A: I’m still stable and I’m not knee deep in manure because the farm is a very quality operation but I realized what the farmers were struggling with was the unpredictability of the dairy price.  I have a dairy farm, I milk cows, I milked cows before I was an orthopedic surgeon, I returned to my roots, but somebody had to advocate for the dairy farmer who was just losing their shirt on the commodity price of milk which is determined by the Chicago Exchange.  And I said, we need to segregate quality milk, which is objectively measured by bacteria and white count, and bottle it under the label, Hudson Valley Fresh, distinguish ourselves by quality and the public will buy into quality and local.  We’re seven farms within a 20 mile radius of each other, small carbon footprint, we produce a quality product without the use of any rBST and we process dairy in Kingston, New York, non commingled, totally segregated and delivered from within 36 hours from leaving the cow to our customers.

Q: You’d mentioned the plummeting milk prices.  What are some factors that have contributed to what I’ve read as a 50% decrease in milk prices?
A: There are several factors: One, milk is a global entity because it can be dried into a powder.  A couple years ago Australia and New Zealand went through a drought and there was a decrease in the supply of milk and dry powder worldwide.  This opened markets for the United States, China, and Europe and with this happening, large farms milking 10, 20, 30, 50 thousand cows increased their production to answer the demand.  With the supply/demand equation, the price of milk went up and as they increased their supply and the demand then decreased because of the economy, the global economy, as well as the drought disappearing in New Zealand and Australia, all of a sudden there’s a flood of milk but no market for it.  And China decreased their demand for milk after their melamine scare they decided we don’t need dairy as much as we thought we did and all of a sudden there’s a flood of milk.  Now the price went from $20/hundred weight, which is $.20 cents a pound four months ago, next month it’ll be $11.90.  It costs $20.50 to make a hundred pounds of milk, produced in the Northeast.  If you’re getting $11 for it, there’s only so long you can survive without going bankrupt and the larger the farm, the bigger the cash flow issue and that’s what’s happening right now.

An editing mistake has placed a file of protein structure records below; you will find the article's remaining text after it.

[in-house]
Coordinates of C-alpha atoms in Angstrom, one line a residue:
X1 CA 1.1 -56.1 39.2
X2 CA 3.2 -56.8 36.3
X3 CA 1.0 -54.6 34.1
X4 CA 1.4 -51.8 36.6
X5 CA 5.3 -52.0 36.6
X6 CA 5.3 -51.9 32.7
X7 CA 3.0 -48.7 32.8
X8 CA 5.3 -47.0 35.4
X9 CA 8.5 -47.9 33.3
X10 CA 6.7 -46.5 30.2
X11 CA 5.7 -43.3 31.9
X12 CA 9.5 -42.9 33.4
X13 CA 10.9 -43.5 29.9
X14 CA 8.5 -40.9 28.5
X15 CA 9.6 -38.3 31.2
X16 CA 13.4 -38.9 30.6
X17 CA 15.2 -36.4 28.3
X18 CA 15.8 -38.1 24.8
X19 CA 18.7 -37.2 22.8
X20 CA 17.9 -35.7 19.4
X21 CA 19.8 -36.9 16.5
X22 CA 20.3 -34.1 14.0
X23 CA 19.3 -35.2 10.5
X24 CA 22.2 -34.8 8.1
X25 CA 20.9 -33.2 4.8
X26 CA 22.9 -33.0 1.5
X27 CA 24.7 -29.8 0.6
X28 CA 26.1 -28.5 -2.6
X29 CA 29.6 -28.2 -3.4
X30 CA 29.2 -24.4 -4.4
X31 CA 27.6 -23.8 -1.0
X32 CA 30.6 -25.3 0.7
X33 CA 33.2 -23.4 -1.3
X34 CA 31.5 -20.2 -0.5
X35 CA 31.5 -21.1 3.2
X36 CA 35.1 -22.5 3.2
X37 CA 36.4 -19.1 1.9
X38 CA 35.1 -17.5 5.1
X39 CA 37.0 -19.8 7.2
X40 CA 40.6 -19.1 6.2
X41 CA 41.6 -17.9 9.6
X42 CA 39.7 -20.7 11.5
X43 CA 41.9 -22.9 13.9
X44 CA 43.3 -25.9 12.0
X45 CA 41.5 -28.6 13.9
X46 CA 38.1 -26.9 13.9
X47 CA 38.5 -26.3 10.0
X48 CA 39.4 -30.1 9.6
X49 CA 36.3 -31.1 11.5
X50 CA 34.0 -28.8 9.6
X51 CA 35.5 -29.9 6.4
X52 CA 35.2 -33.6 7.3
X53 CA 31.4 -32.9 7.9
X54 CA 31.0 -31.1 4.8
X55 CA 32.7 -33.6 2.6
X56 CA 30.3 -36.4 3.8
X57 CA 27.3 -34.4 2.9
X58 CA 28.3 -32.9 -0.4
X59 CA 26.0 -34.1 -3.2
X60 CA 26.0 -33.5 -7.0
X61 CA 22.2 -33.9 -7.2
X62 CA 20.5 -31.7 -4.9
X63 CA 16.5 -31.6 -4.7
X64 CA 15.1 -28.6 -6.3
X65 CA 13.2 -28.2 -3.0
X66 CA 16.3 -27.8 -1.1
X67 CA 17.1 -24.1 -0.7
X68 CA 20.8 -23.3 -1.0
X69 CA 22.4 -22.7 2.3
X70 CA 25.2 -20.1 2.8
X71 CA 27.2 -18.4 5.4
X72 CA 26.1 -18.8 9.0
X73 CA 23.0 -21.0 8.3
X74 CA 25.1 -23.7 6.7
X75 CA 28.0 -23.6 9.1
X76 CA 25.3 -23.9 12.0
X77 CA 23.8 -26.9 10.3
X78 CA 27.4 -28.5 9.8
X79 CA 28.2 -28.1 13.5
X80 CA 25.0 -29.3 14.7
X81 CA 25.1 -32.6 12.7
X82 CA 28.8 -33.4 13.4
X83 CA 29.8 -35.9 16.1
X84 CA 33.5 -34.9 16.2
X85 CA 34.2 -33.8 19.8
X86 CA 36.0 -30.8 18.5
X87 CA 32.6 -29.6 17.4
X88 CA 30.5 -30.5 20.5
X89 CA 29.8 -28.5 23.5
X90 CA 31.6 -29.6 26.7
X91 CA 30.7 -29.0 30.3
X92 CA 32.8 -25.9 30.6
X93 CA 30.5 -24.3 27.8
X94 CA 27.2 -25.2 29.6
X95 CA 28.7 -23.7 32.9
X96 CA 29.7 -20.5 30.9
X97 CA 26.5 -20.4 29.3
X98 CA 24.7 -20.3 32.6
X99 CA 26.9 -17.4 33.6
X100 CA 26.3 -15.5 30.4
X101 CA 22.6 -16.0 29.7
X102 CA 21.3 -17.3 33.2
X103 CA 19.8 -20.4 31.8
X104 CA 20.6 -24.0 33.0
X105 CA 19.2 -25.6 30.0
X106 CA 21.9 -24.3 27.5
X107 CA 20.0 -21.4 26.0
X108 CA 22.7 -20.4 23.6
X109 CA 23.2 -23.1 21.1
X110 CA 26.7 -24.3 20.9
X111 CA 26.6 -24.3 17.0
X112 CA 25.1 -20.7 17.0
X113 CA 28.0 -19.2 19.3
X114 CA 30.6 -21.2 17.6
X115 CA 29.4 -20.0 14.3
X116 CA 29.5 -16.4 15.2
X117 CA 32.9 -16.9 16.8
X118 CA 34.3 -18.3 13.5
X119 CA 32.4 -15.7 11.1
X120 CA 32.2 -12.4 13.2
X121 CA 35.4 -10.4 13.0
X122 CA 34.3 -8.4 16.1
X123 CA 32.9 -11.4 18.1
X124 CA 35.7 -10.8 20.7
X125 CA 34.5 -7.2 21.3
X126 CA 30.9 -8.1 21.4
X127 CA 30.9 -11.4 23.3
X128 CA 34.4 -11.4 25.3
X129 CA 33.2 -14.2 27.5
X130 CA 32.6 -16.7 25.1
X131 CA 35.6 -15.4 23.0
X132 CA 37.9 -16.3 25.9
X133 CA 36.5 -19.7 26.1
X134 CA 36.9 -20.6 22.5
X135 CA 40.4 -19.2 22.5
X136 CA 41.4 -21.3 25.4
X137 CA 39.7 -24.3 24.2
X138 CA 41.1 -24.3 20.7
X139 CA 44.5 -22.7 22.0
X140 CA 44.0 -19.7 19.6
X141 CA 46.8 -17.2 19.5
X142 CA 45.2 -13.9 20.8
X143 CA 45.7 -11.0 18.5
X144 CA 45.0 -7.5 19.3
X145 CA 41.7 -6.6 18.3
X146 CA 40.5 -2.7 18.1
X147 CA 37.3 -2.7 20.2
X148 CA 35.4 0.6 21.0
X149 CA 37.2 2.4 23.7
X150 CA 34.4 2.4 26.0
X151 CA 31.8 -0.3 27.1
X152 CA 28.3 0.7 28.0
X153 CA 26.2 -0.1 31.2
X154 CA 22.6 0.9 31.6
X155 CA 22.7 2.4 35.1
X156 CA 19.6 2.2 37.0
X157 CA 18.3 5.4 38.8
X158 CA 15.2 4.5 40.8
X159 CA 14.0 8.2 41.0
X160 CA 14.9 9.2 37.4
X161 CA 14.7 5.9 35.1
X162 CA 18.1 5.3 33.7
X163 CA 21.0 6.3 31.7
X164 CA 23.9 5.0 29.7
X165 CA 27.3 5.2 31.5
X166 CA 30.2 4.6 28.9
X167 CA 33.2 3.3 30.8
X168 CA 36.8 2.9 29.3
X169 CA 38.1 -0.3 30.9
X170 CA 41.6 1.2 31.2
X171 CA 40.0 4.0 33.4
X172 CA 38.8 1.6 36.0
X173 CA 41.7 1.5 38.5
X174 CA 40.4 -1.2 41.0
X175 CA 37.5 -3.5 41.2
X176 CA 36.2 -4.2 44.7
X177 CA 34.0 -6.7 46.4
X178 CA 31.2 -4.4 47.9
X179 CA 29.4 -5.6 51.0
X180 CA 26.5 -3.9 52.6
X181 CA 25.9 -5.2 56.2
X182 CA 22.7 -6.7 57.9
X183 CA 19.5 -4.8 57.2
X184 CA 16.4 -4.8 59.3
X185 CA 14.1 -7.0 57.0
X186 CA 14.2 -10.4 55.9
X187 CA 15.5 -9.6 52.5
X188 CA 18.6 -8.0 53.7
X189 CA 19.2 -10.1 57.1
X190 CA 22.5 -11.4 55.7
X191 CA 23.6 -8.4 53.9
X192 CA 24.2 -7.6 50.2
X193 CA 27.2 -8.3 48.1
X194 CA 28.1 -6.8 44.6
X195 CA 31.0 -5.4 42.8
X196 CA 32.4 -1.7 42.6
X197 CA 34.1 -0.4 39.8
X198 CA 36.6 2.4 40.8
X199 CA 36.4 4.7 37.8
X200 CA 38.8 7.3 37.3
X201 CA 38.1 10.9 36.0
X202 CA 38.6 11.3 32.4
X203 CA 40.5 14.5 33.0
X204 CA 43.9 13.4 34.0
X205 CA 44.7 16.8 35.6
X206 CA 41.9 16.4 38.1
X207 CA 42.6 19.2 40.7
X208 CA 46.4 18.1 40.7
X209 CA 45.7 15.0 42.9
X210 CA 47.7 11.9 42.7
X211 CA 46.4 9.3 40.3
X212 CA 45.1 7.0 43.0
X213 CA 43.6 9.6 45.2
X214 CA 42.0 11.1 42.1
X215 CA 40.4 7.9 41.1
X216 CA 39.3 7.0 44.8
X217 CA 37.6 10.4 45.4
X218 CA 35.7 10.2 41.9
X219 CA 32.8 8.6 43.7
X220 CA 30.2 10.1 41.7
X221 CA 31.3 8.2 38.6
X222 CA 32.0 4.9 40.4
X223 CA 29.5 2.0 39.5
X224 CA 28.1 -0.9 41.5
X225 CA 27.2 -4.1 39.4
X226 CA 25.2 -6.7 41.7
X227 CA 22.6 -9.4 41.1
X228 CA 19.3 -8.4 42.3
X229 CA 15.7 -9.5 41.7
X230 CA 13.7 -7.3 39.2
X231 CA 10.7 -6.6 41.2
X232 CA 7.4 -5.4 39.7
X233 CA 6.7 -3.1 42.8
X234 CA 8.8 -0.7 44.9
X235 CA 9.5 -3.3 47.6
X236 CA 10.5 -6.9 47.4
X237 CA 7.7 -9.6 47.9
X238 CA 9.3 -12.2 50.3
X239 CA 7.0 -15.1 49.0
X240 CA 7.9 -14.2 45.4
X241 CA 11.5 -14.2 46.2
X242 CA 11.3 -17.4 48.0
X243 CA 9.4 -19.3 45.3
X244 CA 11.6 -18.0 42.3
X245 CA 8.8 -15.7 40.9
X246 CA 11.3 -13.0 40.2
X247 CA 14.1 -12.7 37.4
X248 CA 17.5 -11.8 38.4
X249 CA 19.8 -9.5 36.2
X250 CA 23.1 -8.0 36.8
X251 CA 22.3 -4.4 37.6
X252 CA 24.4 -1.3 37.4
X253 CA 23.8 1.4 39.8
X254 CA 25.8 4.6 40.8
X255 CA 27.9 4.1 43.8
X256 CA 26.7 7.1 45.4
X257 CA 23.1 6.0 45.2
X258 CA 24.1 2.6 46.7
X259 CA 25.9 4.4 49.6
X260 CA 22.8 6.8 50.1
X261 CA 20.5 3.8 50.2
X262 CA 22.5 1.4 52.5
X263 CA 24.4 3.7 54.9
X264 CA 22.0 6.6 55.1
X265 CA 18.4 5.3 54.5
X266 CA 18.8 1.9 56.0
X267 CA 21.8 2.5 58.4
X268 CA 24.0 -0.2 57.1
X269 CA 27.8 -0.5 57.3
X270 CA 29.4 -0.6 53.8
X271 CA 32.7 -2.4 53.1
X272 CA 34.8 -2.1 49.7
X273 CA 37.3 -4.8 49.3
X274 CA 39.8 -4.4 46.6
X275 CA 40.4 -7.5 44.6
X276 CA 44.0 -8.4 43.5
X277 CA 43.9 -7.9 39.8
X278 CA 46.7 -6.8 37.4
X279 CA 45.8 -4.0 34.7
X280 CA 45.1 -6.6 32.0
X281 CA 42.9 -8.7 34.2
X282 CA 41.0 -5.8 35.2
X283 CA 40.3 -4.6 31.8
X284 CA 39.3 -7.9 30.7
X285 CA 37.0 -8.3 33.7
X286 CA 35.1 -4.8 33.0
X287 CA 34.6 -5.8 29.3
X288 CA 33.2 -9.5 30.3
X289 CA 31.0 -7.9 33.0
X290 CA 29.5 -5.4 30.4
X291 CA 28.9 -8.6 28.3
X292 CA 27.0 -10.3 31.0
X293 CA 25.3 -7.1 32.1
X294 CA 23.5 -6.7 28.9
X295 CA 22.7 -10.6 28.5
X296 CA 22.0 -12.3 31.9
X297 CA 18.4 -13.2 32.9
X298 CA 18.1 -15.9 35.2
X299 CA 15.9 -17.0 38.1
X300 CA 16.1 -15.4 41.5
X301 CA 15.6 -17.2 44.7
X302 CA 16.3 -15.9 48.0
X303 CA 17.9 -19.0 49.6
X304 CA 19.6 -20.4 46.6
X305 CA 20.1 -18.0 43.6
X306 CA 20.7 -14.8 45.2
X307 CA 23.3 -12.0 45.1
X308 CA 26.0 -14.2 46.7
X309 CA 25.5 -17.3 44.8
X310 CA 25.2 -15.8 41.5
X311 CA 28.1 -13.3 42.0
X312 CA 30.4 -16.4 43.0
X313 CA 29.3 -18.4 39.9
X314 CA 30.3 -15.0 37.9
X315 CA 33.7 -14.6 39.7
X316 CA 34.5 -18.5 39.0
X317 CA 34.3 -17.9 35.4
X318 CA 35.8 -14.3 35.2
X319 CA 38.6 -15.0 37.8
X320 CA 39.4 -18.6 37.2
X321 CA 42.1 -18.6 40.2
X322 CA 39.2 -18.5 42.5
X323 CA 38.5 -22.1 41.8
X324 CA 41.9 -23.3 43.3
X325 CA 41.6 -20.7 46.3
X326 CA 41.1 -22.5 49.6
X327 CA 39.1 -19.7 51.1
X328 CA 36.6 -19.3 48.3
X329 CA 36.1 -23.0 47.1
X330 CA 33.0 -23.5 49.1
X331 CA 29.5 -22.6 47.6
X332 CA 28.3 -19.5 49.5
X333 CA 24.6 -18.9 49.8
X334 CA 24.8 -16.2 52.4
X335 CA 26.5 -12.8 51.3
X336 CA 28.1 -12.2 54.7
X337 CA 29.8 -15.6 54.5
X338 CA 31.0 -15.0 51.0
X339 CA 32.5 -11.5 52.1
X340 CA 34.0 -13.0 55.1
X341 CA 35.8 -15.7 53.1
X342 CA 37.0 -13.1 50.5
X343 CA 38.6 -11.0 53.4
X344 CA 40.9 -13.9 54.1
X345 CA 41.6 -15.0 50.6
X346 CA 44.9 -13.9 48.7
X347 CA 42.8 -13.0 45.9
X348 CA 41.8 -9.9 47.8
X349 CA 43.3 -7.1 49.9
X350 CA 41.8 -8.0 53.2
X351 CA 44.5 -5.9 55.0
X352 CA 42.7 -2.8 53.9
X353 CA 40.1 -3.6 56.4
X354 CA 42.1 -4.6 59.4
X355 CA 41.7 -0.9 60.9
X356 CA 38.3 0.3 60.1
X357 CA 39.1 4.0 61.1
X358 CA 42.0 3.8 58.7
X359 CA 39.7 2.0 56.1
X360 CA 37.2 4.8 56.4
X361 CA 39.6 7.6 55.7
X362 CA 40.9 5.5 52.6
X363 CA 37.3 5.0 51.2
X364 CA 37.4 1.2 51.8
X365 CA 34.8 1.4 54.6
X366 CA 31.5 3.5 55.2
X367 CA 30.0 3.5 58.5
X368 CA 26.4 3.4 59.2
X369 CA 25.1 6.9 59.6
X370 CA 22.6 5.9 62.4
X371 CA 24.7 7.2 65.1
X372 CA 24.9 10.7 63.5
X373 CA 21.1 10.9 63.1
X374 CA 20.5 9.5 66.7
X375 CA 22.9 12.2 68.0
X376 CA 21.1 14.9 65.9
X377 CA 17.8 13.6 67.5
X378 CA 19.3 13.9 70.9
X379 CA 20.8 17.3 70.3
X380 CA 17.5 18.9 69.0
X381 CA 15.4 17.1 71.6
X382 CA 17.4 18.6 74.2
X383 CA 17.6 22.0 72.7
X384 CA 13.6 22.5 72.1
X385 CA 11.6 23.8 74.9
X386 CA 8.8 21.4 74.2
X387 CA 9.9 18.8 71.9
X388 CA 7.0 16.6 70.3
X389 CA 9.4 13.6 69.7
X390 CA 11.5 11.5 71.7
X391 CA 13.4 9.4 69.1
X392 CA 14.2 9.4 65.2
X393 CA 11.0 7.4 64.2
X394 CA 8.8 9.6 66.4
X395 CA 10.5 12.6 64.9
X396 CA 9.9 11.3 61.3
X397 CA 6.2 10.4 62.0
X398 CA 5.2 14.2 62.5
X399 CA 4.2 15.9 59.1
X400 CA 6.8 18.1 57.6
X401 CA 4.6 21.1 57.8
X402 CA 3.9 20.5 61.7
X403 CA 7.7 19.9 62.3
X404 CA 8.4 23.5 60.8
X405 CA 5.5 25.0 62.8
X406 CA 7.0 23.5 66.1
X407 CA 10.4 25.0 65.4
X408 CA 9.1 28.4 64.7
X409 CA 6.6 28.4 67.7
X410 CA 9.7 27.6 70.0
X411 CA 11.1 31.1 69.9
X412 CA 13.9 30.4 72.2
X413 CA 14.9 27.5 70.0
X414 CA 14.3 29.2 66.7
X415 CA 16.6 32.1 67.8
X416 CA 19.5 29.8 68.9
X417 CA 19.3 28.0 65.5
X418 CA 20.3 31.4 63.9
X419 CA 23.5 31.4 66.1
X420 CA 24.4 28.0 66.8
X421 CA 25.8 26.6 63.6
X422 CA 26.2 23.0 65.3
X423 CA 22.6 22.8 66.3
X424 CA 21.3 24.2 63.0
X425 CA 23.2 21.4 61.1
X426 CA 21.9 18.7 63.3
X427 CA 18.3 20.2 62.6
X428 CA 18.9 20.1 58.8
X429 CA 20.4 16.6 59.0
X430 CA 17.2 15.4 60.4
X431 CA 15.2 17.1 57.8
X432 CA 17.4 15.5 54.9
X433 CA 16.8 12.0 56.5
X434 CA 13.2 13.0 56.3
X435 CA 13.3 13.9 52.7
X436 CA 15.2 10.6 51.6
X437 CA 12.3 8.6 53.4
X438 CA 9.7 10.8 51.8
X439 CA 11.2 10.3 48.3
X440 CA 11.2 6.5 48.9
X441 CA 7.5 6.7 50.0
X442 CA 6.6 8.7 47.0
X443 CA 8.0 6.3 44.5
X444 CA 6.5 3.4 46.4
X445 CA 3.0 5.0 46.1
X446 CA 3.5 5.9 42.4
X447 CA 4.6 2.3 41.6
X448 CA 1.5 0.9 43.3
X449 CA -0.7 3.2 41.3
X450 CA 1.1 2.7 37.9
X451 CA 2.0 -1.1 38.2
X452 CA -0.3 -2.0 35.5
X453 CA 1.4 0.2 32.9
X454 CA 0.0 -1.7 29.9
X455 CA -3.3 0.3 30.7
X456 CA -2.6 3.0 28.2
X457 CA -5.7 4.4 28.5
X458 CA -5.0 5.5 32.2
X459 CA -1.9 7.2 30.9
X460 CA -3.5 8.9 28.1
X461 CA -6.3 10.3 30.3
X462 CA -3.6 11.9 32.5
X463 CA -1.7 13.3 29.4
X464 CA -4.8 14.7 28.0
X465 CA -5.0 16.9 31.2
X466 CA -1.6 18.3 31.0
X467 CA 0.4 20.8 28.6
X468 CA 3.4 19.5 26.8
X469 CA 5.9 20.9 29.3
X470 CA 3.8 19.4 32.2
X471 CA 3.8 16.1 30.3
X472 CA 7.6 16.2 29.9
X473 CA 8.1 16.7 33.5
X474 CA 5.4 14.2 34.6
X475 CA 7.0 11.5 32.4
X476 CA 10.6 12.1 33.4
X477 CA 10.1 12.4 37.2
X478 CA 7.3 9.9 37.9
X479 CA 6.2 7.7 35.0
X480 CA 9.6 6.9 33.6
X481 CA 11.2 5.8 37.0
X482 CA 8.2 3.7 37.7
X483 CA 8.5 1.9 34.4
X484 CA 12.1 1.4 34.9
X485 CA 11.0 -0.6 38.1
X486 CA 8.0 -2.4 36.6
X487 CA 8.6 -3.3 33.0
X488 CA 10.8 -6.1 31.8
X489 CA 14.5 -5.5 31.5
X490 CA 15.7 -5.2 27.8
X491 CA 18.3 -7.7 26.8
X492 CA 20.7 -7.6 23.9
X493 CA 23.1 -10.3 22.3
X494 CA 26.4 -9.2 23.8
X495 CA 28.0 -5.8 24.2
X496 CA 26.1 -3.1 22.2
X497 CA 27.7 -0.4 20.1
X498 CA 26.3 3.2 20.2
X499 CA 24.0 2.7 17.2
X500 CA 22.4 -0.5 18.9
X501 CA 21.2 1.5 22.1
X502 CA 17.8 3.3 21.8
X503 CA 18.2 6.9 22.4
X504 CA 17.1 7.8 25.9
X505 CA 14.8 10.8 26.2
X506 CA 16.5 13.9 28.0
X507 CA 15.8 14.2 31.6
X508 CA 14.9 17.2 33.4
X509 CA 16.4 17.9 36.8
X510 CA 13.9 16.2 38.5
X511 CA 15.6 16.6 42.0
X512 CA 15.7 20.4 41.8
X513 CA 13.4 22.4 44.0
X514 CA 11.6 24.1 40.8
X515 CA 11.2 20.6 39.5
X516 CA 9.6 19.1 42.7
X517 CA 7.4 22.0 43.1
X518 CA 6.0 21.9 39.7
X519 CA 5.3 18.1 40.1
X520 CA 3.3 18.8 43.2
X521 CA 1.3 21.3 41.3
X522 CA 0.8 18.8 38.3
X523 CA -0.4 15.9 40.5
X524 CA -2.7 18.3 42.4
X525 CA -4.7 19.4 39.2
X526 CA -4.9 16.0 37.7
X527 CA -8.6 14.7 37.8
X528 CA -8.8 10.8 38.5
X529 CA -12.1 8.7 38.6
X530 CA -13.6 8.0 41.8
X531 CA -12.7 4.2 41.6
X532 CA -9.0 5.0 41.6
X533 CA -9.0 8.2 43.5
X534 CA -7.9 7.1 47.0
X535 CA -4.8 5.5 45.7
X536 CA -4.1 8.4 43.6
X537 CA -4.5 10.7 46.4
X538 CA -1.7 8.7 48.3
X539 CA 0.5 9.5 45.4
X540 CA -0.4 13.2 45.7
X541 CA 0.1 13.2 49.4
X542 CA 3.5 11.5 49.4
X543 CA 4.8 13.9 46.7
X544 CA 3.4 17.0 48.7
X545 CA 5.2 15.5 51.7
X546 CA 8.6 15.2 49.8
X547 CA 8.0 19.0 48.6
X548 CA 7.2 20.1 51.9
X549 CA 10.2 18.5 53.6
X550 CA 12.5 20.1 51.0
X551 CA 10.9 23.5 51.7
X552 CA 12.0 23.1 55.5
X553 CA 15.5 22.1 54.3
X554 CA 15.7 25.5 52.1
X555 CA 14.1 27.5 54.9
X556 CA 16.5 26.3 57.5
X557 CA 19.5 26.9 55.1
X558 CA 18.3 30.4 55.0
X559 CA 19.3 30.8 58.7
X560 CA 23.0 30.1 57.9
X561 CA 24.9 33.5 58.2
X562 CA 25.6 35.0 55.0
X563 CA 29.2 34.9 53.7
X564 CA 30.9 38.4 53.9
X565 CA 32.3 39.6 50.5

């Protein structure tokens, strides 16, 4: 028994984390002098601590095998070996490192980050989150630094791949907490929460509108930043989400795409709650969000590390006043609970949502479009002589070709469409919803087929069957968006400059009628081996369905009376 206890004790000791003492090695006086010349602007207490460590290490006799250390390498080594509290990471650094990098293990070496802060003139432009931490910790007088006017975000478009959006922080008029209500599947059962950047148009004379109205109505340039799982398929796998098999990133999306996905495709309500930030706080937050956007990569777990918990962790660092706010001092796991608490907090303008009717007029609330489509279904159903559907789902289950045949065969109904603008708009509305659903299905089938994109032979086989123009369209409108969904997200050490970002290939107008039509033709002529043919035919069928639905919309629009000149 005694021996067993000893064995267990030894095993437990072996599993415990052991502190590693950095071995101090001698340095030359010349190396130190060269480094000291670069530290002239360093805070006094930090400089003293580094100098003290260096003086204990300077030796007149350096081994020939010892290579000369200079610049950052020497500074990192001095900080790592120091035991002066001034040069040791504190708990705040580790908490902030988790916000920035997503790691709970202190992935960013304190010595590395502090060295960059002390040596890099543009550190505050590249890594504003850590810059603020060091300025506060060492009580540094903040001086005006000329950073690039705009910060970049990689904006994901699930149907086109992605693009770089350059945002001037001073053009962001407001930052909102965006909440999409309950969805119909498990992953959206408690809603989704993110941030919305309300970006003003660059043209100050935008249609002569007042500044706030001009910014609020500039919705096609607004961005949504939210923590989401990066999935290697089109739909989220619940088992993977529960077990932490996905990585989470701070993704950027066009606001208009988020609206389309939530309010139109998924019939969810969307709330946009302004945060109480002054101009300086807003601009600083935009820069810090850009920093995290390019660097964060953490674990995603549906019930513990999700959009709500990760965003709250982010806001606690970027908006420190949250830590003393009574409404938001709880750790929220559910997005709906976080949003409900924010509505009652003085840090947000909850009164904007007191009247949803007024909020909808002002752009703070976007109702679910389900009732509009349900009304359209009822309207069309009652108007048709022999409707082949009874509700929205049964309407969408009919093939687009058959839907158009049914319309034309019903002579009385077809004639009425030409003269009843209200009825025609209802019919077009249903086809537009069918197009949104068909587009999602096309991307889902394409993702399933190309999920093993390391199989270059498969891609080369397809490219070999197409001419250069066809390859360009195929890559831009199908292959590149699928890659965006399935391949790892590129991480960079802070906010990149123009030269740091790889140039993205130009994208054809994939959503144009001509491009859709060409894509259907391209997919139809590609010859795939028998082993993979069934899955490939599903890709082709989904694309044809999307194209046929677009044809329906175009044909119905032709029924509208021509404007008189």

Q: This is a global problem.

A: This is a global problem but obviously we’re aware of what’s happening in the United States because we’re a big dairy producer and it’s gonna have a national effect on all the farms whether small or large because you cannot survive with $12 or $13 milk.

Q: Getting even more local at one time there were 275 dairies in Dutchess County.  What’s been the decline of dairies mainly in New York?

A: The main cost has been the poor price of milk and the unsustainable price.  Let me give you an example, in ‘83 the farmer was receiving $13 for 100 lbs of milk, in 2005 he was receiving $13 for 100 lbs of milk.

Q: You’re talking about government subsidies or the actual sale?